Kemmeter column: Battle against COVID-19 may depend on quarantine
By Gene Kemmeter
The coronavirus (COVID-19) is rapidly raising concerns throughout the world and now the United States as reports of new cases expand into more areas in a world that has become more entwined.
COVID-19 was first detected in late December in Wuhan City, Hubei Province, China, and is causing an outbreak of respiratory disease around the world. The World Health Organization says common signs of infection include respiratory symptoms, fever, cough, shortness of breath, and breathing difficulties. In more severe cases, the infection can cause pneumonia, severe acute respiratory syndrome, kidney failure and even death.
Testing kits are in production, but there is no known cure and development of a vaccine could be more than 12 months in the future. The U.S. Centers for Disease Control and Prevention (CDC) urges people to protect themselves from getting sick by washing their hands often with soap and water for at least 20 seconds each time; avoid touching eyes, nose or mouth with unwashed hands; and avoiding close contact with people who are sick.
The CDC also urges people to stay home while they are sick, avoid close contact with others, cover mouth and nose when coughing or sneezing, and clean and disinfect objects and surfaces.
Governments have ordered some travel restrictions, some communities and organizations have already canceled future events and professional sports and others are considering holding events without crowds. China and Italy have already resorted to quarantines in certain areas of their countries where the spread of the disease has been rapid.
Why such drastic steps? Because COVID is transmitted from human to human, large gatherings make the spread of the disease that much easier. Putting a quarantine in place may help reduce the spread, but lax enforcement could mean the disease would continue to prosper.
Schools that have periodically been impacted by absenteeism because of the common flu are considering closing as children stay at home to do schoolwork via the computer. Some businesses are already looking at the possibility of having their employees work from their home in the event of widespread quarantines. The impact of that option could put some firms out of business and many others would suffer potential closures.
Stevens Point and much of the country have already gone through quarantines. Just over 100 years ago, the deadliest influenza or flu in the world’s history is estimated to have infected 500 million victims (about one-third of the world’s population) and killed between 20 million and 50 million people, including some 675,000 in the U.S.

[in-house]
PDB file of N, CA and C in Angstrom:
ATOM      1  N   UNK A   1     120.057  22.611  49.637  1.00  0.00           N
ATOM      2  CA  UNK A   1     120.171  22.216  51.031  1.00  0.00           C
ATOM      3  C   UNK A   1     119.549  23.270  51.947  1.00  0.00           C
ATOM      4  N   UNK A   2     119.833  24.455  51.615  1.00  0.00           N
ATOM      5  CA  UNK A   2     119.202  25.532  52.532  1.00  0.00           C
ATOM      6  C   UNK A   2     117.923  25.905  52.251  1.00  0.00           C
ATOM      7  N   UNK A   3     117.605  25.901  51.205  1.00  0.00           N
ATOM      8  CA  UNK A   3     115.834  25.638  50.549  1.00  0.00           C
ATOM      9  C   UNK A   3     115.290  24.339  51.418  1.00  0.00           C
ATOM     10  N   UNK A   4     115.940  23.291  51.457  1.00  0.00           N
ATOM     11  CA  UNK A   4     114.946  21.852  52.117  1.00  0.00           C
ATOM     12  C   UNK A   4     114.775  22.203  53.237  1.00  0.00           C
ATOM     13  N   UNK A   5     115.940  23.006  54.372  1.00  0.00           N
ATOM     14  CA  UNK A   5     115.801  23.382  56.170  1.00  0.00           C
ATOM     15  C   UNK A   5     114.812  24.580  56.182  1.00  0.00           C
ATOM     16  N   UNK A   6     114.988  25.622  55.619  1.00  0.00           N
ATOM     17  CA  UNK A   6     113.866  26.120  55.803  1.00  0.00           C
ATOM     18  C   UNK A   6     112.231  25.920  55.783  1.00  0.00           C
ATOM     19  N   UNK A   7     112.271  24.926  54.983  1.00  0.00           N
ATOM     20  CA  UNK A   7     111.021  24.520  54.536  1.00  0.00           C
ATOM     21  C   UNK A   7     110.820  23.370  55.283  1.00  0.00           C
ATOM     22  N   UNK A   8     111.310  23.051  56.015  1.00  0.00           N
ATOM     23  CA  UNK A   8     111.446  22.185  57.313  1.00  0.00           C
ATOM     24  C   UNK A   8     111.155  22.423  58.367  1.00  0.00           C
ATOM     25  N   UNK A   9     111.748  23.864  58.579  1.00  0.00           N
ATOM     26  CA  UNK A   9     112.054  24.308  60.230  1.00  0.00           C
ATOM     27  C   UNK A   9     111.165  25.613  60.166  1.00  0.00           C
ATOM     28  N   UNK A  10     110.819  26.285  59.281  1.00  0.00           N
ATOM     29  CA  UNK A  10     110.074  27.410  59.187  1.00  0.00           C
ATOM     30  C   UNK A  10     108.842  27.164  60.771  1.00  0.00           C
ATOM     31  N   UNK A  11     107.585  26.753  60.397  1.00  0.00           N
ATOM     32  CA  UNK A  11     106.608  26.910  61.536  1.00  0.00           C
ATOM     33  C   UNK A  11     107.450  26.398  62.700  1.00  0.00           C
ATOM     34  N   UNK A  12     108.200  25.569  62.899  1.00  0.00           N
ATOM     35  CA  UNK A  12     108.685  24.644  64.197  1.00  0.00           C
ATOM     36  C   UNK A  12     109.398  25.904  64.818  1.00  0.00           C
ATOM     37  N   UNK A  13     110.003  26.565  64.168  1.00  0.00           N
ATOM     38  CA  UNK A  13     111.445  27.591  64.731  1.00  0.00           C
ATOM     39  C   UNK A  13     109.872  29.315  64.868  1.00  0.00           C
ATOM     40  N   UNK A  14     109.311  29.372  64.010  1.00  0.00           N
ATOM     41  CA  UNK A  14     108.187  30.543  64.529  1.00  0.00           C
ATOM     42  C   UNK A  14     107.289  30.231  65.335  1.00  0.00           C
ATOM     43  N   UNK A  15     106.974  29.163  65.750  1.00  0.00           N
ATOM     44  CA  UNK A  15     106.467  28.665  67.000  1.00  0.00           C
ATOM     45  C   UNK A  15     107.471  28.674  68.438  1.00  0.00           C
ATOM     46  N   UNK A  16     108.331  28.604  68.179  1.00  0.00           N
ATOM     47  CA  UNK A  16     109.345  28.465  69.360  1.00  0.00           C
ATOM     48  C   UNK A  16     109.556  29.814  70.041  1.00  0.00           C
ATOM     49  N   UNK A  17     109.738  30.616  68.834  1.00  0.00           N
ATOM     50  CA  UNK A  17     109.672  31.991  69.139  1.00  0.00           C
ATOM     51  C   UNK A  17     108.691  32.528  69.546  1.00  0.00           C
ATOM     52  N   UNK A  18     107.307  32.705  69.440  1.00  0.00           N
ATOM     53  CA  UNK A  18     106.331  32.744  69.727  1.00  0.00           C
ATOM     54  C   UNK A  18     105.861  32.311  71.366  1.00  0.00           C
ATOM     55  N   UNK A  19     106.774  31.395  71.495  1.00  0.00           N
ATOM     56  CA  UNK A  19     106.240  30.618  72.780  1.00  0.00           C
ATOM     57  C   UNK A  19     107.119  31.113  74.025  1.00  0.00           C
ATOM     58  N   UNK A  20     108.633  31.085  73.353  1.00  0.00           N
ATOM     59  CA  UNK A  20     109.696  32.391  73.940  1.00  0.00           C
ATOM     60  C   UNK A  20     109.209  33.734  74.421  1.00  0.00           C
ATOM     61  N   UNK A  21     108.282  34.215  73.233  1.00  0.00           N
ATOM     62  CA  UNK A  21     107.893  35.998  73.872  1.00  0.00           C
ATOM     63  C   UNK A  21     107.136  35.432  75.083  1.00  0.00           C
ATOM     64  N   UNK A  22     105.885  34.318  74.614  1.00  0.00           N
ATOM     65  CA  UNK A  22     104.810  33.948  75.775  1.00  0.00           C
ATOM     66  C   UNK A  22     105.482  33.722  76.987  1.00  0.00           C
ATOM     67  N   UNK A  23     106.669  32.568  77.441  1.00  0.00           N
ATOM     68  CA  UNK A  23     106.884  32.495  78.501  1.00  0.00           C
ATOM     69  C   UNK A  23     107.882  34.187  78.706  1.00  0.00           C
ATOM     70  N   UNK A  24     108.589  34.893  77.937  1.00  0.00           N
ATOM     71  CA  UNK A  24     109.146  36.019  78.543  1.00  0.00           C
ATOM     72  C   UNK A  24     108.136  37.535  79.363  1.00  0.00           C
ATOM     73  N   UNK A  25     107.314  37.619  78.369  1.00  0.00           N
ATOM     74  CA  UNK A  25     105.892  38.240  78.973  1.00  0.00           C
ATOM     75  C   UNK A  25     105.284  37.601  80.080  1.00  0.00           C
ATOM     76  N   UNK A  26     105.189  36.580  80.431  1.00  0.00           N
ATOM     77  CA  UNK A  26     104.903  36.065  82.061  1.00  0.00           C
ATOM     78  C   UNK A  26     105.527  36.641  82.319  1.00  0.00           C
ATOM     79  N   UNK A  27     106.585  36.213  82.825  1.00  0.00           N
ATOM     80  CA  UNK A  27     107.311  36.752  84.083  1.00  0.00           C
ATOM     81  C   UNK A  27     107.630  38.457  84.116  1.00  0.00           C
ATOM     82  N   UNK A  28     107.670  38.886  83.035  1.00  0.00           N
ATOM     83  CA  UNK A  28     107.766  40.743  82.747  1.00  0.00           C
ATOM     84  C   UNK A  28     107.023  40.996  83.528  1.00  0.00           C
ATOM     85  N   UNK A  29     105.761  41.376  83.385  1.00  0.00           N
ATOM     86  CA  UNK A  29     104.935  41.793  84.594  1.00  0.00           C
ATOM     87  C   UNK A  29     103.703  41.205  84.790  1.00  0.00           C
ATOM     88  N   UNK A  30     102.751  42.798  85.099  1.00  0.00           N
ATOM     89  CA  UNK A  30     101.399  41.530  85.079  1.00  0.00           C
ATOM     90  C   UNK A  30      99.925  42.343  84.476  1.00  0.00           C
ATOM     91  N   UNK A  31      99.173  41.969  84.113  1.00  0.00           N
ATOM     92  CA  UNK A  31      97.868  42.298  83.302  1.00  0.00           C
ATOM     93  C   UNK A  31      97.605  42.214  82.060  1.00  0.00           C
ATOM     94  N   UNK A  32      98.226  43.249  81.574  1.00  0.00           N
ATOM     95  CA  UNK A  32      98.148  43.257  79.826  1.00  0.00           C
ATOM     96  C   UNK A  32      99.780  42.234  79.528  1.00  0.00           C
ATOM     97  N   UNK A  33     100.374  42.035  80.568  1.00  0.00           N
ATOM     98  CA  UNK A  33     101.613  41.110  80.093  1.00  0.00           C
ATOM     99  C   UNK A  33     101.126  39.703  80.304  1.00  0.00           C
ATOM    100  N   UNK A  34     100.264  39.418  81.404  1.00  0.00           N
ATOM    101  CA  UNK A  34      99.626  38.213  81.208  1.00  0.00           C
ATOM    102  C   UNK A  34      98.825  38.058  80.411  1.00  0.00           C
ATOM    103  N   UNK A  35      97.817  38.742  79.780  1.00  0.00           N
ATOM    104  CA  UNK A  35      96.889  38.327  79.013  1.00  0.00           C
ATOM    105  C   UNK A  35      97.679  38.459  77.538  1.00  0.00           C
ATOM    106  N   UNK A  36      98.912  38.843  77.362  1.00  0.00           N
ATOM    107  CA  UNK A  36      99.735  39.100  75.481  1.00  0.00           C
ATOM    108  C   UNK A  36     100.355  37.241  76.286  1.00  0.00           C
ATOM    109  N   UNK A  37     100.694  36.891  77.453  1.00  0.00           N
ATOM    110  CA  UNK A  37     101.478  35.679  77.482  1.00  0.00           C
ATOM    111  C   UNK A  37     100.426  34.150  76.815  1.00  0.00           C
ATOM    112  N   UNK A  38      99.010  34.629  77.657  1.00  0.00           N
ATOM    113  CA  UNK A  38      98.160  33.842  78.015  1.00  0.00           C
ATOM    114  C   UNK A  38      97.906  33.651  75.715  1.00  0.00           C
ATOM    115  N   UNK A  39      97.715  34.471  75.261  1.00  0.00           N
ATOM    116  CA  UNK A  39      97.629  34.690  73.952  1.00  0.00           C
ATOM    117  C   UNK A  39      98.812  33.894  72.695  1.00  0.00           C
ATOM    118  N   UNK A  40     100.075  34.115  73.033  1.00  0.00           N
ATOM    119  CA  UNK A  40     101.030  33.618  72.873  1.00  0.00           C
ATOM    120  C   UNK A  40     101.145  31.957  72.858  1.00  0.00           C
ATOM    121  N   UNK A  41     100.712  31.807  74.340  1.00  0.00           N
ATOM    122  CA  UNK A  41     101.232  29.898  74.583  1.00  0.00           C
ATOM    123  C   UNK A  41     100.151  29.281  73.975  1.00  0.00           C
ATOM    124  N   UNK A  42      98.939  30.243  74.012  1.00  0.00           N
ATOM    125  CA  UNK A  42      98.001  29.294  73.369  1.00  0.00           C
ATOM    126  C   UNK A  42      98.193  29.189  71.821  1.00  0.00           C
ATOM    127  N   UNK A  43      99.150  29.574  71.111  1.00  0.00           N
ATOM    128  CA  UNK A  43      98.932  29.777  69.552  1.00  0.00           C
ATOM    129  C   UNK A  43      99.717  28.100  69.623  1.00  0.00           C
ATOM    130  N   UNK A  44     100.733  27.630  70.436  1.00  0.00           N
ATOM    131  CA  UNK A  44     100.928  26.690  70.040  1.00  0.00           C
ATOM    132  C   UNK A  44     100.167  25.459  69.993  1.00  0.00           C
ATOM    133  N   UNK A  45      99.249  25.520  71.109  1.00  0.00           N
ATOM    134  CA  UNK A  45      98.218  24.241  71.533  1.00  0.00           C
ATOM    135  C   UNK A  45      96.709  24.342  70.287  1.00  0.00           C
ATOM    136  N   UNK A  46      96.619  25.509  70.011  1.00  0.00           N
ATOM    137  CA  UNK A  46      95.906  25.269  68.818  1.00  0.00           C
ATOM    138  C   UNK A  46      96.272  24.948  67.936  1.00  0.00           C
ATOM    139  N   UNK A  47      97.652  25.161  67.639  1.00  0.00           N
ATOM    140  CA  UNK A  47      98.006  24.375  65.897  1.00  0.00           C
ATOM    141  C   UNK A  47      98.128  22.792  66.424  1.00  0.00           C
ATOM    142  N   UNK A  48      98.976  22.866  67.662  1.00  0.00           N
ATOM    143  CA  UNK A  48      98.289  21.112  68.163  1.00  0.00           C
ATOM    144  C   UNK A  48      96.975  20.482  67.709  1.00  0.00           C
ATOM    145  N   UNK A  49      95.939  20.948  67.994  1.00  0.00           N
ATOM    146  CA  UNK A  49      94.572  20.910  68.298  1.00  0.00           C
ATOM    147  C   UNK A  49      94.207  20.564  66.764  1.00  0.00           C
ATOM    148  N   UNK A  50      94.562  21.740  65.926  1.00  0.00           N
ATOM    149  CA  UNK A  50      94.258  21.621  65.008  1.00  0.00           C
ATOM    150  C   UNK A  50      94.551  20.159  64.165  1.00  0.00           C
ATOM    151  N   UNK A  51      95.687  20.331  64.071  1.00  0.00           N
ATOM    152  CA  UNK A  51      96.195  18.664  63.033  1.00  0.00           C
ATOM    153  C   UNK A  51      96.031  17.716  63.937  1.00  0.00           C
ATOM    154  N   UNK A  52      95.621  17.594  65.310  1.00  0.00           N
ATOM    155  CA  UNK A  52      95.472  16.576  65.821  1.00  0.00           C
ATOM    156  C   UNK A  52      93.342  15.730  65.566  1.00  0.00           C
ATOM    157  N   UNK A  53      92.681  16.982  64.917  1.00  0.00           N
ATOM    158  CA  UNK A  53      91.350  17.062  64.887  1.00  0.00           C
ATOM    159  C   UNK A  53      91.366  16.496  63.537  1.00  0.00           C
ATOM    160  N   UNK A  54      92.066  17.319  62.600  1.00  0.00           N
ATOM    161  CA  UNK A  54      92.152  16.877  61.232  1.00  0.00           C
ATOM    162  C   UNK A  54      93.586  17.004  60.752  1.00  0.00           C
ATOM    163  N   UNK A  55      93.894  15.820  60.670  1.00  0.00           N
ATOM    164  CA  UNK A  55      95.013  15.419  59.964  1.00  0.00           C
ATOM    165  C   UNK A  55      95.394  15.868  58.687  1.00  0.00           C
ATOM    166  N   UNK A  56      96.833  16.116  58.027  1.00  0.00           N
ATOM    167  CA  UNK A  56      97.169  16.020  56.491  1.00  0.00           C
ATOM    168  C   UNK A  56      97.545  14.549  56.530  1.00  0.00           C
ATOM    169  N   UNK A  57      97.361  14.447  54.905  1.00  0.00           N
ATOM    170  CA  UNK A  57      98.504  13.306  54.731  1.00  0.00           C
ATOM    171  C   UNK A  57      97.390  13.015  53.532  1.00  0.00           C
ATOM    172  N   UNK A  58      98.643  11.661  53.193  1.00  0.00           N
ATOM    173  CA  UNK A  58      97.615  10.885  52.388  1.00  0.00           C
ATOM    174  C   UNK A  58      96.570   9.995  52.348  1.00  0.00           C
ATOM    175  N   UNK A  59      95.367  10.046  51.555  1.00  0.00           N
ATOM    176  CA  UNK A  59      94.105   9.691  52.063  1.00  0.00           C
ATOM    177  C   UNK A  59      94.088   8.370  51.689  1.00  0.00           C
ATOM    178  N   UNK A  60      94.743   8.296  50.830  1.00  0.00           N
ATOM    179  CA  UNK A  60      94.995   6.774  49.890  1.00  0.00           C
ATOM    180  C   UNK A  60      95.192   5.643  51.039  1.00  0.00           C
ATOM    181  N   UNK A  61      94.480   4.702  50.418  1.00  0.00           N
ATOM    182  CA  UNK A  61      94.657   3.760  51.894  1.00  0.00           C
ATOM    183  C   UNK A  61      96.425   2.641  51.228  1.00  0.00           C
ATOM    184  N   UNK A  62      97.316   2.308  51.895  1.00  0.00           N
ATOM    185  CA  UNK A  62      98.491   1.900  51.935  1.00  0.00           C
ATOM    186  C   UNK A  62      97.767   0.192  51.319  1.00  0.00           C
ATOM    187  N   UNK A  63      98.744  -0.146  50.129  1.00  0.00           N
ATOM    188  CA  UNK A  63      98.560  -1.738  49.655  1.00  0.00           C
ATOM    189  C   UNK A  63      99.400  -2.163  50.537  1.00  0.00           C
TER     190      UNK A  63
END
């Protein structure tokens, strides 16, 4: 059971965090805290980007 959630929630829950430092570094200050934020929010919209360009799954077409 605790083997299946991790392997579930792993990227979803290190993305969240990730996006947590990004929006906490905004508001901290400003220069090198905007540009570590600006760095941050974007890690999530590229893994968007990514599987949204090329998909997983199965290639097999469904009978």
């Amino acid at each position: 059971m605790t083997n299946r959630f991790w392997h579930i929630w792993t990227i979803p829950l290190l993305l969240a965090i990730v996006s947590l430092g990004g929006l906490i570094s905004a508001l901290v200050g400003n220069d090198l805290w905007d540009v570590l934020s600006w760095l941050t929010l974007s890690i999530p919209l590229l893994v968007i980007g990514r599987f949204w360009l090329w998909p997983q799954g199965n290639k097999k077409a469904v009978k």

The situation in Stevens Point had reached epidemic proportions by Friday, Oct. 11, 1918, when the Stevens Point Board of Health prohibited all public assemblies in the city until further notice as the best way to fight the Spanish influenza. (The Spanish were the first to warn about the flu, as other countries were involved in World War I and didn’t want to alert their enemies to the situation.)
That meant closing all schools, including the State Normal School (now the University of Wisconsin-Stevens Point). The decree also covered the closing of theaters, pool halls, lodges, dance halls, churches, Sunday schools, church suppers, rummage sales, community singing, athletic games, banquets and social affairs.
All soda fountains were temporarily closed; and all stores, shops, saloons and other business places closed from 6 p.m. to 6 a.m. People were encouraged to shop in the morning so stores wouldn’t be congested in the afternoon; peddlers were prohibited from selling meat on the Public Square; and children were instructed to stay in their own yards and avoid contact with other children. Athletic contests were played without spectators.
An impromptu celebration and parade on Nov. 11, 1918, to celebrate the end of WWI, drew hundreds out of their home and hastened the spread of the influenza. A temporary hospital was set up in Lincoln School in December to treat victims, and the illness situation began to regress, with schools reopening and other restrictions in the city slowly lifted.
Let us hope that modern technology can find a vaccine and a cure soon to help in the future. Quarantines were an effective method to quell the spread of the Spanish influenza, but today’s world depends on a more global economy and more interaction. Much of the food we eat and products we depend upon are shipped to us from around the world. But the key to beating COVID-19 right now is stopping its spread.